This work borders on kitsch. It appears to be a traditional and clichéd scene by a third rate painter. Picabia did this intentionally: he employed very diverse styles, from figurative to abstract. In this way he mocked established art movements and the snobbery of the connoisseur
Mary Dono asked
What are the dimensions of Femmes espagnoles by Picabia
Museum Boijmans Van Beuningen answered
Dear Mary, the painting itself (without its frame) is: 1010 × 860 mm. Best regards, Lisa
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|Material and technique||Gouache on cardboard|
Drawing > Two-dimensional object > Art object
|Location||This object is in storage|
|Accession number||3405 (MK)|
|Credits||Aankoop / Purchase: Stichting Fonds Willem van Rede 1998|
|Age artist||About 46 years old|
|Collector||Collector / W. van Rede|
|Provenance||M. Knoedler, Zurich; Paolo Spovieri, Agenzie d’Arte Moderna, Rome; Christie’s London, 3 December 1991, lot. 179; Geertjan Visser, Retie 1991-98|
|Exhibitions||Otterlo 1992; Rotterdam 1996a; Rotterdam 1998a; Rotterdam 2015-16|
Collectie - surrealisme (2017)
Dal nulla al sogno (2018)
A dream collection - Surrealism in Museum Boijmans Van beuningen
Gouache > Drawing technique > Technique > Material and technique
|Geographical origin||France > Western Europe > Europe|
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Entry catalogus A dream collection - Surrealism in Museum Boijmans Van beuningen
Author: Marijke Peyser
In 1925 Francis Picabia decided to build a villa in the South of France with the money he had inherited from his uncle, Maurice Davanne. A long-cherished dream was fulfilled: to escape from the dull, grey north and live permanently in the sunny south. The artist bought a plot of land near Mougins and designed the house himself: a spacious, tranquil studio, living rooms surrounded by large terraces that invited sunbathing and a swimming pool. Picabia and his lover Germaine called the villa Château de Mai. It soon became a meeting place for artists and friends. In September 1926 the society newspaper La Saison de Cannes reported that in his professional capacity Picabia was organizing splendid galas. Although life for Picabia was a succession of dinners, parties and chic events, like taking part in the annual Concours d’Elégance en Automobile, he also spent whole days in his studio. His work there included popular scenes from Spanish life, inspired by a previous stay in Barcelona during the First World War.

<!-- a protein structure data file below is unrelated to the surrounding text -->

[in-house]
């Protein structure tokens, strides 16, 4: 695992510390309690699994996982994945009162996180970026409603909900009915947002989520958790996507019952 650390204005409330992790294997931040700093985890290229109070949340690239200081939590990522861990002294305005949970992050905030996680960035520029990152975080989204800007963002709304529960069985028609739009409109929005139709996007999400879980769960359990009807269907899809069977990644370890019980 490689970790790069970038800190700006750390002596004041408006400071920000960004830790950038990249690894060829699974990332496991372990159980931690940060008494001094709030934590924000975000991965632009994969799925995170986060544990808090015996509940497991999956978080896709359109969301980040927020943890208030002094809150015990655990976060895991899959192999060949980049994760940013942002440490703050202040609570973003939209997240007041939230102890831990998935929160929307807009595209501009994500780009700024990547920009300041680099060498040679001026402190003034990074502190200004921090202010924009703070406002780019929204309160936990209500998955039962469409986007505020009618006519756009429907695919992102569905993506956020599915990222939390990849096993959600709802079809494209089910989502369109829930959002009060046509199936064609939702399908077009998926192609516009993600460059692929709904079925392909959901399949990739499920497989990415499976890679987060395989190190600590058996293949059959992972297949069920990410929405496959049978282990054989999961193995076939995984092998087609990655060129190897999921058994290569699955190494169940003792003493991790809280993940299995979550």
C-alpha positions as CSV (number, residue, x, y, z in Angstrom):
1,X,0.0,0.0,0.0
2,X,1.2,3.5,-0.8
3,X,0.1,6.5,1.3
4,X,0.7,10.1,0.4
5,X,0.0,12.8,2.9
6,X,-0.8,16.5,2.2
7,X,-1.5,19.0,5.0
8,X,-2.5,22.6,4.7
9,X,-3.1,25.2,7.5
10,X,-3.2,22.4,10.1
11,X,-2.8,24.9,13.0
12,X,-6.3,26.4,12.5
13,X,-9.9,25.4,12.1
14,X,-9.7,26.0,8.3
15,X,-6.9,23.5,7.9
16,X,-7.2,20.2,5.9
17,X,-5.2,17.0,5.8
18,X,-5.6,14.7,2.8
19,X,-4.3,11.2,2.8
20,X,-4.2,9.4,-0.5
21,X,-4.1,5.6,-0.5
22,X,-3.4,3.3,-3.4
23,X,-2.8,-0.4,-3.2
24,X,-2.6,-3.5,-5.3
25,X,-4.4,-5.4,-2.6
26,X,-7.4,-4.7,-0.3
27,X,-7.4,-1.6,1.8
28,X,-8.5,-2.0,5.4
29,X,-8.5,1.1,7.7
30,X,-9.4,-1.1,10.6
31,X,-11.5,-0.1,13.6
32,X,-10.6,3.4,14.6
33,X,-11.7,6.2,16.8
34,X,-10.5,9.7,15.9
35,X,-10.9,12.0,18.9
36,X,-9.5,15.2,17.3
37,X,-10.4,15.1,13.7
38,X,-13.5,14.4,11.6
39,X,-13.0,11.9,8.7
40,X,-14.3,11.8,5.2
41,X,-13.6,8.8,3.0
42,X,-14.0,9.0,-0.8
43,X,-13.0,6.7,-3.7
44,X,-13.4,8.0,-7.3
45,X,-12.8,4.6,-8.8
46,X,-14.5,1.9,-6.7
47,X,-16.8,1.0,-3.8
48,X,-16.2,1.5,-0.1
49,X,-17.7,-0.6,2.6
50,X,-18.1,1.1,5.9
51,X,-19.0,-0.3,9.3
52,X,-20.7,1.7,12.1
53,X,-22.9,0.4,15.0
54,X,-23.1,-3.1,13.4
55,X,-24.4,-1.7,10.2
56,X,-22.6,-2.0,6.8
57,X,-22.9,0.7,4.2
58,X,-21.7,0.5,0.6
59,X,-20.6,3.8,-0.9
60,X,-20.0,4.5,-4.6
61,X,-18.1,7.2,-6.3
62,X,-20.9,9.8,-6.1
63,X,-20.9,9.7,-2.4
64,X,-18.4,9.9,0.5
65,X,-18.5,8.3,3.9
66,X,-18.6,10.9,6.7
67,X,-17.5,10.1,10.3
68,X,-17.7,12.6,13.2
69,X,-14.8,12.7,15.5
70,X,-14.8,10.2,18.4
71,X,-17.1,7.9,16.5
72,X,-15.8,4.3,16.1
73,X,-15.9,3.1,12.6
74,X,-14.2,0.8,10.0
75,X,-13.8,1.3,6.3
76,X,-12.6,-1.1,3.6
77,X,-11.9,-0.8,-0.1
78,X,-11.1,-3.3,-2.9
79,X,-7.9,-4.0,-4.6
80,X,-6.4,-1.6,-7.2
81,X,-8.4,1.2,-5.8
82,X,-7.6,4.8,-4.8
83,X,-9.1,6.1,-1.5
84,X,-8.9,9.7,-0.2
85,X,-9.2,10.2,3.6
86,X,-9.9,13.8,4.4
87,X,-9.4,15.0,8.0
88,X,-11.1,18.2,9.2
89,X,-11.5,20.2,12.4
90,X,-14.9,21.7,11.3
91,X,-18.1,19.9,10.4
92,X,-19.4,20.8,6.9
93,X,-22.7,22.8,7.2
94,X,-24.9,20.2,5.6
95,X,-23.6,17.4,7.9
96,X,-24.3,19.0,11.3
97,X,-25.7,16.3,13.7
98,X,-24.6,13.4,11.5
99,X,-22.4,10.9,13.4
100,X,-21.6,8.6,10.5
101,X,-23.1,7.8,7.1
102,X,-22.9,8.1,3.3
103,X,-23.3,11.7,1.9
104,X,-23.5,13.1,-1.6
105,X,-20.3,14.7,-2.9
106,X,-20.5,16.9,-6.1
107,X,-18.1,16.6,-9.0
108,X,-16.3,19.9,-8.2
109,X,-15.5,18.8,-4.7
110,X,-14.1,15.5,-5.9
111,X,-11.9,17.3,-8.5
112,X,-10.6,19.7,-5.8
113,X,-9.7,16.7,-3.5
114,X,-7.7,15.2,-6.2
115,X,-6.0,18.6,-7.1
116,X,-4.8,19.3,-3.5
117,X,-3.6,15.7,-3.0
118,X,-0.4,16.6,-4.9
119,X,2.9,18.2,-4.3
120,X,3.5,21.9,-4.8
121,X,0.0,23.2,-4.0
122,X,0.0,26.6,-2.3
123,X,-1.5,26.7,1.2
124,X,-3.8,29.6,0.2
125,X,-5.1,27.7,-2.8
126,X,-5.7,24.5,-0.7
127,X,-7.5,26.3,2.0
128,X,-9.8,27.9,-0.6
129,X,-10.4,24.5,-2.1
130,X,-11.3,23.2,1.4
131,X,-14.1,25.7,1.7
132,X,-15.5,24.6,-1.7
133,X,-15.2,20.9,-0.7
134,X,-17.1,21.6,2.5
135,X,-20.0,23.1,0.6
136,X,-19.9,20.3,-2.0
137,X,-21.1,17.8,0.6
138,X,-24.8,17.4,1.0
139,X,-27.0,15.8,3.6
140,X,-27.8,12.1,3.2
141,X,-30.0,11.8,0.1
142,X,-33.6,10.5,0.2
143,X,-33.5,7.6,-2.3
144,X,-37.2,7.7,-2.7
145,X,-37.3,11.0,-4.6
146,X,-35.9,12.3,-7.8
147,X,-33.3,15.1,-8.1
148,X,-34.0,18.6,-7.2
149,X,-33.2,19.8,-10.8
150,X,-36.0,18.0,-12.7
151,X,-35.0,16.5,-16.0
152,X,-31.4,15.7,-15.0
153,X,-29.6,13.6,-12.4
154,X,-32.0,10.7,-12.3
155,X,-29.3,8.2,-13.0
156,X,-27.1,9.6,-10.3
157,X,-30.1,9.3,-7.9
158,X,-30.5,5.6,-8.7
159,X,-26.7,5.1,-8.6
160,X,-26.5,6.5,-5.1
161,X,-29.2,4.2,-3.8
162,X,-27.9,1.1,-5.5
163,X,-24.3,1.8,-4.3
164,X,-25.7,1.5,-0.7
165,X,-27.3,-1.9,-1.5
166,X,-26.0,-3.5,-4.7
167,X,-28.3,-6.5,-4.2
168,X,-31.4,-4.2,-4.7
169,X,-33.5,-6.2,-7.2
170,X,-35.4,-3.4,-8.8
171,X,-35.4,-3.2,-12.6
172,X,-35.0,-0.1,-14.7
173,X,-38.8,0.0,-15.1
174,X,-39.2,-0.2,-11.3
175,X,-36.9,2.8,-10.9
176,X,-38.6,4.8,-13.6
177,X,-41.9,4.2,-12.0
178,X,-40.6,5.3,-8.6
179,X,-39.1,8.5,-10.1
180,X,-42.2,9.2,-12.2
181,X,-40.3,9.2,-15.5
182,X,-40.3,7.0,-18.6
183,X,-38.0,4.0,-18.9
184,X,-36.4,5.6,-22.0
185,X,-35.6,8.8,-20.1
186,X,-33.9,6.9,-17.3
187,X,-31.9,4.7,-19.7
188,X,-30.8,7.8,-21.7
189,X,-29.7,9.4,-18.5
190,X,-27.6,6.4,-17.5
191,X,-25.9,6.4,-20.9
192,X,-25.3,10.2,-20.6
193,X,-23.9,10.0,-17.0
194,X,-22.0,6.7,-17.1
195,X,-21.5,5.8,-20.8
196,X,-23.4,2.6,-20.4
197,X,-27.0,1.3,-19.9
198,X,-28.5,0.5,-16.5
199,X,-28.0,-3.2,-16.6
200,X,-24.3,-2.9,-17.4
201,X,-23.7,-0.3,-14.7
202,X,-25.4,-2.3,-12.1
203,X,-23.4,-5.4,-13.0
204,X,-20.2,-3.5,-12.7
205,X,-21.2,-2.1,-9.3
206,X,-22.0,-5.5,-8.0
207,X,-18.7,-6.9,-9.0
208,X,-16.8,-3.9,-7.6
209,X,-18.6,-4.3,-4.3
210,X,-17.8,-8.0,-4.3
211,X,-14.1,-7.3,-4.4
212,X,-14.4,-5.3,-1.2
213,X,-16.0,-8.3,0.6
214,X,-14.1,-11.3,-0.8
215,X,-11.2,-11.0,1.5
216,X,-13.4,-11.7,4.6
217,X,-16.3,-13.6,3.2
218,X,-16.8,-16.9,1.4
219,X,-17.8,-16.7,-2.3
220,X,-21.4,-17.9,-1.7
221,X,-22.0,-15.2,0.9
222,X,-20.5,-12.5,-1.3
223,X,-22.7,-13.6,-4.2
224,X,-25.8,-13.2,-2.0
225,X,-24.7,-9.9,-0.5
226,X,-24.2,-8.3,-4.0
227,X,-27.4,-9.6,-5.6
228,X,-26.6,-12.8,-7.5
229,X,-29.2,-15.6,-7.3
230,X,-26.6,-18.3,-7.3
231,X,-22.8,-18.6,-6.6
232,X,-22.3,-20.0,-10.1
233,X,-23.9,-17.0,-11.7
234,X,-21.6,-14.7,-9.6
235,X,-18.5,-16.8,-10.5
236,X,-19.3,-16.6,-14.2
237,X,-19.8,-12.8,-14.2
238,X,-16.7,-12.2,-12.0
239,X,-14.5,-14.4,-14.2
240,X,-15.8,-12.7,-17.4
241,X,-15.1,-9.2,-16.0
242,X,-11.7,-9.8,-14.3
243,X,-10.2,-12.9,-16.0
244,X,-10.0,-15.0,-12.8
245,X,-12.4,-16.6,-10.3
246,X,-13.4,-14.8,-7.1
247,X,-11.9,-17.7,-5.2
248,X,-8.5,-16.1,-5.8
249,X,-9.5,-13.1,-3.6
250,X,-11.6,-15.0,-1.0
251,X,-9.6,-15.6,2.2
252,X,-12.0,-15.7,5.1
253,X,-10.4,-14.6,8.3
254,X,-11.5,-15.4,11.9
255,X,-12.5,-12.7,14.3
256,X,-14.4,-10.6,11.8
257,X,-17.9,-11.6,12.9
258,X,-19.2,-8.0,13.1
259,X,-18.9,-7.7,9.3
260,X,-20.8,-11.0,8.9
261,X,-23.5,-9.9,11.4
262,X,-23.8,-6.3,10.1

Picabia’s first exhibition on the Riviera took place in 1927, in the middle of ‘le beau monde’. In Cannes’ chic Cercle Nautique there were eighty of his works on display and for sale. The works were carefully selected to take account of the conservative taste of the genteel and ultra-rich visitors. In reviews in the local press Picabia was both slated as well as praised: ‘M. Francis Picabia is presenting a strangely eclectic collection of canvases. Only some of them really held my attention, but what works they are! Enough to make up for all the mistakes of the past and to oblige me to make amends. These pieces are more than sufficient proof of the excellent quality of this artist’s work when he is prepared to be true to himself instead of exploring paths that have little to do with art … These faces of his Spanish ladies are exquisite in their youthful freshness’. That a non-conformist like Picabia also made works like the gouache Femmes Espagnoles illustrates how he continually sought out the interface between art and kitsch and so also poked fun at his public.
In November of 1927 he showed highly innovative work at Galerie Van Leer in Paris. André Breton and his companions made no secret of their admiration for these works. Among other things their enthusiasm focused on Midi (1924-25), a landscape in Southern France, which was made with Ripolin (a brand of house paint), feathers, macaroni and leather on canvas. Portrait (de Poincaré?) (c. 1924-26) may be a likeness of the French politician Raymond Poincaré. Picabia made a frivolous portrayal of the Frenchman, using Ripolin, combs, thread, curtain rings, a tape measure, toothpicks, pens and erasers on canvas. The unconventional use of materials and character of these works perfectly reflect the starting points of the Surrealists and is entirely different from his paintings of voluptuous Spanish women.
All about the artist
Parijs 1879 - Parijs 1953
Early in his career, Frances Picabia was a successful impressionist landscape artist. After experimenting with various styles, he fell under the influence of...Bekijk het volledige profiel